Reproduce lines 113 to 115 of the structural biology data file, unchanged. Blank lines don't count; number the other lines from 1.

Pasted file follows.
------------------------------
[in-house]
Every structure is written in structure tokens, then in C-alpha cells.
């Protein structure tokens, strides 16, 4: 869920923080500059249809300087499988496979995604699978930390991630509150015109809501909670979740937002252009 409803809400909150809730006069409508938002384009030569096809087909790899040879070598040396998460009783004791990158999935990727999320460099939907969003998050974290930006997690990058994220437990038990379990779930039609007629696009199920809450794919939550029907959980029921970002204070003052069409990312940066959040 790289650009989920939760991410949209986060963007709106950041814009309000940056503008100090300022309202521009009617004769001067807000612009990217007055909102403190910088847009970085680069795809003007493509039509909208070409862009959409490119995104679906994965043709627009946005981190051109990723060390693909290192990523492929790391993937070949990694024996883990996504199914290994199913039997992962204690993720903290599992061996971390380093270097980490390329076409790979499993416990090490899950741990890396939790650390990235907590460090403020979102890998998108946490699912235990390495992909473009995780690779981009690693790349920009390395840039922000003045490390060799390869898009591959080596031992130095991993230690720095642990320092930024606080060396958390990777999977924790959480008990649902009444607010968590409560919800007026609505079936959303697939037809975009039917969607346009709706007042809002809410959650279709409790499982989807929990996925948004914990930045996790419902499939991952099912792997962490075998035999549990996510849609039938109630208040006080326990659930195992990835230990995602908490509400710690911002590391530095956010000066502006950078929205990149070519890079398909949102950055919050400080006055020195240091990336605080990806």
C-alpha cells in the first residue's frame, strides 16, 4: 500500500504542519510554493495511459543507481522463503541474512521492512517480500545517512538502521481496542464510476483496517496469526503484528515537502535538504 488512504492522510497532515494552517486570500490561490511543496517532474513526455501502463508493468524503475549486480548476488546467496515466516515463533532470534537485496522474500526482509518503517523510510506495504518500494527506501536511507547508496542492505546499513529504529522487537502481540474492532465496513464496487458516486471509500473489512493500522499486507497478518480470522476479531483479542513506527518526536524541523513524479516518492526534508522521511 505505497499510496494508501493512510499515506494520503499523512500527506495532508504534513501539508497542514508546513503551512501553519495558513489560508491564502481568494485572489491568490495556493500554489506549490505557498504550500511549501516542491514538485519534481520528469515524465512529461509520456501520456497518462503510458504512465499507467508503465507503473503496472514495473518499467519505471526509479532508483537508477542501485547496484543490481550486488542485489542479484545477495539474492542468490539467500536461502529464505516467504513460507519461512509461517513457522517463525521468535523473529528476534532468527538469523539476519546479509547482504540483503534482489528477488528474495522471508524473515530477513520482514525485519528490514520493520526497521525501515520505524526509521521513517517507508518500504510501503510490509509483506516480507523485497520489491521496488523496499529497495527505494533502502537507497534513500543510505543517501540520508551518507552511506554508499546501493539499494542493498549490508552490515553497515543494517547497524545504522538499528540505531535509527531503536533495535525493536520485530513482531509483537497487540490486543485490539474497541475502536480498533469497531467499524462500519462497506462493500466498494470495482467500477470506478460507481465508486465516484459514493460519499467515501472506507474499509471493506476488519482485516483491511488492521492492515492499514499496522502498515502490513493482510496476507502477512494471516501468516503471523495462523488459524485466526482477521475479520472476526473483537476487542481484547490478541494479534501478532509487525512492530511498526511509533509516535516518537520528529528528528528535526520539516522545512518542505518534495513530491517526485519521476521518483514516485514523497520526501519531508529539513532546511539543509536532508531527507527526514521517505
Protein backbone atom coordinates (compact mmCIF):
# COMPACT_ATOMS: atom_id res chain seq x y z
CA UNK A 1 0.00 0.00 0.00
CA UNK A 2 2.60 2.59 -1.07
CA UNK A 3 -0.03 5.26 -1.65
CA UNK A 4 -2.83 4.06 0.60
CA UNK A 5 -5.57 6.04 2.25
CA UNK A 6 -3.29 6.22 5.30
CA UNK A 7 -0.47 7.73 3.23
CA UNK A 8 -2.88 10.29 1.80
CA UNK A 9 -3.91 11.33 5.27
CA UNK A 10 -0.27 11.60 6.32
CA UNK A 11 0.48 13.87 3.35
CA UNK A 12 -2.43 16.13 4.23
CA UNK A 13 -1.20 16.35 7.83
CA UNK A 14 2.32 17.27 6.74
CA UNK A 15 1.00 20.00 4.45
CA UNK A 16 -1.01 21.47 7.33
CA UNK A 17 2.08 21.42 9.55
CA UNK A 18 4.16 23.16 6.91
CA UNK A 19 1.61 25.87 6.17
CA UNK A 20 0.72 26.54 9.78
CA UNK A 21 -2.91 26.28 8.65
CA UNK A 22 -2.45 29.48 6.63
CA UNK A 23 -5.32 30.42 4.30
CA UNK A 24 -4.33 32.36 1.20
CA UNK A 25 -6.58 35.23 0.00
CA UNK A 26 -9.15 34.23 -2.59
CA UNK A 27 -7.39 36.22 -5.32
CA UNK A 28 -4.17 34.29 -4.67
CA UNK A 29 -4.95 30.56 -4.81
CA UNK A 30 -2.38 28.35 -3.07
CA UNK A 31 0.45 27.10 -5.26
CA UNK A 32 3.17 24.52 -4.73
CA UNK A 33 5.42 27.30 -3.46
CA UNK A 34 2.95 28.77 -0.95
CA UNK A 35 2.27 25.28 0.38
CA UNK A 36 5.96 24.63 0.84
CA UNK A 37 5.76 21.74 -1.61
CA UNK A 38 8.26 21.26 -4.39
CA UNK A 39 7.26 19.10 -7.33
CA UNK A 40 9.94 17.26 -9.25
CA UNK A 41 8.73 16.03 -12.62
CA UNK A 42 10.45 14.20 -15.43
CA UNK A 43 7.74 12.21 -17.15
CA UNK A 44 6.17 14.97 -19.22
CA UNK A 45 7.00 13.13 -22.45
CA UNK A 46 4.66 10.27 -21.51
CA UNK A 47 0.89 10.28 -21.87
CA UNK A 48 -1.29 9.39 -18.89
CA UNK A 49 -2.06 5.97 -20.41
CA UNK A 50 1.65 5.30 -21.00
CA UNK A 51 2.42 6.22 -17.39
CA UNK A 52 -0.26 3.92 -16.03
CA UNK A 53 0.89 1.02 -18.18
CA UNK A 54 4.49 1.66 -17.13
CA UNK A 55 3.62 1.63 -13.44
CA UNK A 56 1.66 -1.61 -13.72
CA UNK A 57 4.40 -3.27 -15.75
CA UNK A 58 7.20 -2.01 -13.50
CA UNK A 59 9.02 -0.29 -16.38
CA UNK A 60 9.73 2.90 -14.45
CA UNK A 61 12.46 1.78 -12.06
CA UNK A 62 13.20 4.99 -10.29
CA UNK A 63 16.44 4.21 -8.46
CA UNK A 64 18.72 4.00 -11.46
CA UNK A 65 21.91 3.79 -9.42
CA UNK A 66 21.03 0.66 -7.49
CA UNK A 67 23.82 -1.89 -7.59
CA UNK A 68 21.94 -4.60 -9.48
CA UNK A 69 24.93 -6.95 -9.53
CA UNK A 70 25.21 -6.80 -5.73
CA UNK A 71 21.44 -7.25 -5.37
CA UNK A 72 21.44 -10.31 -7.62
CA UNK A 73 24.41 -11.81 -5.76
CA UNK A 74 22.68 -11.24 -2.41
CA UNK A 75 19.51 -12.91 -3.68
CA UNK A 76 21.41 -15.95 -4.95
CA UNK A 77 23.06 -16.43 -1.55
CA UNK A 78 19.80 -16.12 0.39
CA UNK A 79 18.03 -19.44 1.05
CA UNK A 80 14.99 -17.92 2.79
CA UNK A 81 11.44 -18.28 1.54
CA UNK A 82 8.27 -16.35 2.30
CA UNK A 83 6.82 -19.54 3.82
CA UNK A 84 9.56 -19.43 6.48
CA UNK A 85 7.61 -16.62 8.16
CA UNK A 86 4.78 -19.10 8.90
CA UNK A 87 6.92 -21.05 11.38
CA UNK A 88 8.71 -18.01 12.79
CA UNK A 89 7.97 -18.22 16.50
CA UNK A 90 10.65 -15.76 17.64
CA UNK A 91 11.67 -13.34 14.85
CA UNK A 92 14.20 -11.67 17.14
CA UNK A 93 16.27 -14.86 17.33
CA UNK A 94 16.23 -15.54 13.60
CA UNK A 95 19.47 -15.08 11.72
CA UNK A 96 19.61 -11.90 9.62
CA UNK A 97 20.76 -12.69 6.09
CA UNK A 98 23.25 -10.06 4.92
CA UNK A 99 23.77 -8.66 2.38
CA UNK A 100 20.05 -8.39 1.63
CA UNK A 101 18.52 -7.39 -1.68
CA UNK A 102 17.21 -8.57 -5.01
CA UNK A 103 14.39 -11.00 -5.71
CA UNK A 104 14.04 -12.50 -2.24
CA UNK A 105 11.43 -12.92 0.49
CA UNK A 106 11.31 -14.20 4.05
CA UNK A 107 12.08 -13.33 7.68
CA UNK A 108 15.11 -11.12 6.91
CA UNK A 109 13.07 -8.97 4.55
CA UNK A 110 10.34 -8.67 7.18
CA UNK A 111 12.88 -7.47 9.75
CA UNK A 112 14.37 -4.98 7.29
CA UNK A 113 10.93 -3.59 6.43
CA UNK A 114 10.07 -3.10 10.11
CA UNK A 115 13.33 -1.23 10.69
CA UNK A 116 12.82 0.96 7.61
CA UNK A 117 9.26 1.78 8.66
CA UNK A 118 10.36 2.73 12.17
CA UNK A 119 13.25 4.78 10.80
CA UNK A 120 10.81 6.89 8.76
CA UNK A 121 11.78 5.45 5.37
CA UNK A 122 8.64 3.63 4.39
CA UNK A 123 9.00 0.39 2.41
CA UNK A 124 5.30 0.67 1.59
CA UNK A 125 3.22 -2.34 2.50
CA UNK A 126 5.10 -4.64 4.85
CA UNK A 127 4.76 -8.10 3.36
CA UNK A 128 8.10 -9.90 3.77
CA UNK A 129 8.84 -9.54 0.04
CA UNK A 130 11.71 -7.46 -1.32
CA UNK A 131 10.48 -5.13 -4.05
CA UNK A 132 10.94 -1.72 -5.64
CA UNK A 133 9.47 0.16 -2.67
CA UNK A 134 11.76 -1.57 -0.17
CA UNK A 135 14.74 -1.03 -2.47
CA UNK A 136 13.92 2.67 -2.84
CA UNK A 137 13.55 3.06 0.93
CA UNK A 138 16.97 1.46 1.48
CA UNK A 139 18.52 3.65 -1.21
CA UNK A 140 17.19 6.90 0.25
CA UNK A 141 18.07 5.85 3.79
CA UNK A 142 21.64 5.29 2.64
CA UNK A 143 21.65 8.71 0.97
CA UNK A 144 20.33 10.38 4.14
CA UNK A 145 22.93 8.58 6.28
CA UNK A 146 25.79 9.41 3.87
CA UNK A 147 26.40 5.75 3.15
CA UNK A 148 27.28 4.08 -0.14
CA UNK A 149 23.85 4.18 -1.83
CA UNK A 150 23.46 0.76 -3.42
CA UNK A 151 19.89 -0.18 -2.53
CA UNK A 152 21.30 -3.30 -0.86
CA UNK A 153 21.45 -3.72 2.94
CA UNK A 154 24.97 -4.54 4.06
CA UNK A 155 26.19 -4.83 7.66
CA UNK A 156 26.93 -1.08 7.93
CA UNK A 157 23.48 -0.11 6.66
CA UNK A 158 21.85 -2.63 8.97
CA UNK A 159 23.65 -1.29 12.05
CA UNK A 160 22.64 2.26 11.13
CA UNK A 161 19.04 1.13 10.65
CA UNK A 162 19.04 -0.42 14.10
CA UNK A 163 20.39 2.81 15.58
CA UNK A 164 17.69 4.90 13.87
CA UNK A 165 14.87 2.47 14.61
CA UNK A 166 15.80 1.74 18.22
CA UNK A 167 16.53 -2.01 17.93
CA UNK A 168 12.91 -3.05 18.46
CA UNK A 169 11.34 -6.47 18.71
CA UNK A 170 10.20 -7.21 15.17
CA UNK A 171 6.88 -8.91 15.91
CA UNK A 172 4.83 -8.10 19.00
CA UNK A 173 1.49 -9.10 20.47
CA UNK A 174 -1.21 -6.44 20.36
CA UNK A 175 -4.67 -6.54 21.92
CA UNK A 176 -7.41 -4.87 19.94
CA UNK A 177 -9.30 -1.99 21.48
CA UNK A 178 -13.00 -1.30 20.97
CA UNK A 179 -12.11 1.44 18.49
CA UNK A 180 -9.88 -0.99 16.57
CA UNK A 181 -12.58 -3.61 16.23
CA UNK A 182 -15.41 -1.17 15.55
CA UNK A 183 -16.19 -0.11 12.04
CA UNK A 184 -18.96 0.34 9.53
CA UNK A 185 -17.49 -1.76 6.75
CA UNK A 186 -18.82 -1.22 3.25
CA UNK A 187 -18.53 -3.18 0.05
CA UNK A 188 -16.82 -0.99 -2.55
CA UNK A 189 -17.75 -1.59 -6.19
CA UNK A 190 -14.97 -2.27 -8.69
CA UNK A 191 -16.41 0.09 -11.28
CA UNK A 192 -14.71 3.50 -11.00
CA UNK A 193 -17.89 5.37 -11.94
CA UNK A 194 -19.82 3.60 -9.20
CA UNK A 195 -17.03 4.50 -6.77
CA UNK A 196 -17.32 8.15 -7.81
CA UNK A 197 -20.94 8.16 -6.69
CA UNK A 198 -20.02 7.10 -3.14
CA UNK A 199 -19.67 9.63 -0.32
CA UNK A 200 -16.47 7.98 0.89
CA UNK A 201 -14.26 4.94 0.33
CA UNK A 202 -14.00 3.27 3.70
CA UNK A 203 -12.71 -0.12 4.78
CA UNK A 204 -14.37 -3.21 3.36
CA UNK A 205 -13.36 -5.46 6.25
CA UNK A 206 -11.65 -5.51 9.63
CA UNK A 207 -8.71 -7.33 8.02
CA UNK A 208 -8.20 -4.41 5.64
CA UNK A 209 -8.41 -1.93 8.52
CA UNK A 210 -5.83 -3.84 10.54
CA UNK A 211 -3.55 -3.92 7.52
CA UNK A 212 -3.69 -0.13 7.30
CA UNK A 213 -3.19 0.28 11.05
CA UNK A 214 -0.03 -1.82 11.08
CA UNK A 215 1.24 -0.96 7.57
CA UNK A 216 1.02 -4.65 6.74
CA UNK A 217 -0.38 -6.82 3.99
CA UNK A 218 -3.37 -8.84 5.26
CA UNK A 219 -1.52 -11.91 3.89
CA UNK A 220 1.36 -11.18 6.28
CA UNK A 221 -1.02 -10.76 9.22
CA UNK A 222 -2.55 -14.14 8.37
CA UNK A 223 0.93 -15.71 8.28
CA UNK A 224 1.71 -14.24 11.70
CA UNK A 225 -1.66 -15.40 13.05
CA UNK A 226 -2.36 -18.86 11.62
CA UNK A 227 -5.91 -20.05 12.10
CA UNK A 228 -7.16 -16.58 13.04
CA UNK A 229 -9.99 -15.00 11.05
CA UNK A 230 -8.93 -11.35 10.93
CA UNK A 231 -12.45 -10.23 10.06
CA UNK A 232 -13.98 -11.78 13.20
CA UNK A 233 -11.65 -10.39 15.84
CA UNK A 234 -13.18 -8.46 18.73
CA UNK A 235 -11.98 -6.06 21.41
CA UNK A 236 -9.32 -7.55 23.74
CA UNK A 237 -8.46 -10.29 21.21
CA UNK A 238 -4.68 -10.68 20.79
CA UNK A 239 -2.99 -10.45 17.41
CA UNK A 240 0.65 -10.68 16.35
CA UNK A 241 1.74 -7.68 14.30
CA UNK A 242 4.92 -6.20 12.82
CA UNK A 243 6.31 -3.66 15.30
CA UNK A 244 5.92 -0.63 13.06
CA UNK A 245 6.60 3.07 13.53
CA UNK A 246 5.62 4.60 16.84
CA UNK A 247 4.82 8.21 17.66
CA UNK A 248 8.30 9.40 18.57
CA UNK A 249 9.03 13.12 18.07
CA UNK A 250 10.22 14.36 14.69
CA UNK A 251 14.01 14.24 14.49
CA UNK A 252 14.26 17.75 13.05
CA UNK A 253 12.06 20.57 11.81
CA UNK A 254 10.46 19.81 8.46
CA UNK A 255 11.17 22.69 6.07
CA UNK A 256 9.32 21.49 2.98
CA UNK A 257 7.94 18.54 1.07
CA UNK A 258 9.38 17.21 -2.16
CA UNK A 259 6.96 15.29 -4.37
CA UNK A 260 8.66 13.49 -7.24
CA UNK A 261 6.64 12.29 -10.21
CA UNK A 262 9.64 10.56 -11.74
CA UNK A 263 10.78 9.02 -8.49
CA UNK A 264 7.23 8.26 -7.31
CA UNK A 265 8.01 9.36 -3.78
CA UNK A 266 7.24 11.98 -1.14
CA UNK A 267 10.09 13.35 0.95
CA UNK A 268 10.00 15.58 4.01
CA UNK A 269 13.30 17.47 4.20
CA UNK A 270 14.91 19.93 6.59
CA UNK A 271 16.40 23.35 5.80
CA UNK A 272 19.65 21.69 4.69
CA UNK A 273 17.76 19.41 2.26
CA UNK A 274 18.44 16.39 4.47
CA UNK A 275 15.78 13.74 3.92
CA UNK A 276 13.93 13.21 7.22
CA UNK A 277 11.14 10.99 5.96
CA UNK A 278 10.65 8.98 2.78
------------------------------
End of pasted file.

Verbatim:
CA UNK A 107 12.08 -13.33 7.68
CA UNK A 108 15.11 -11.12 6.91
CA UNK A 109 13.07 -8.97 4.55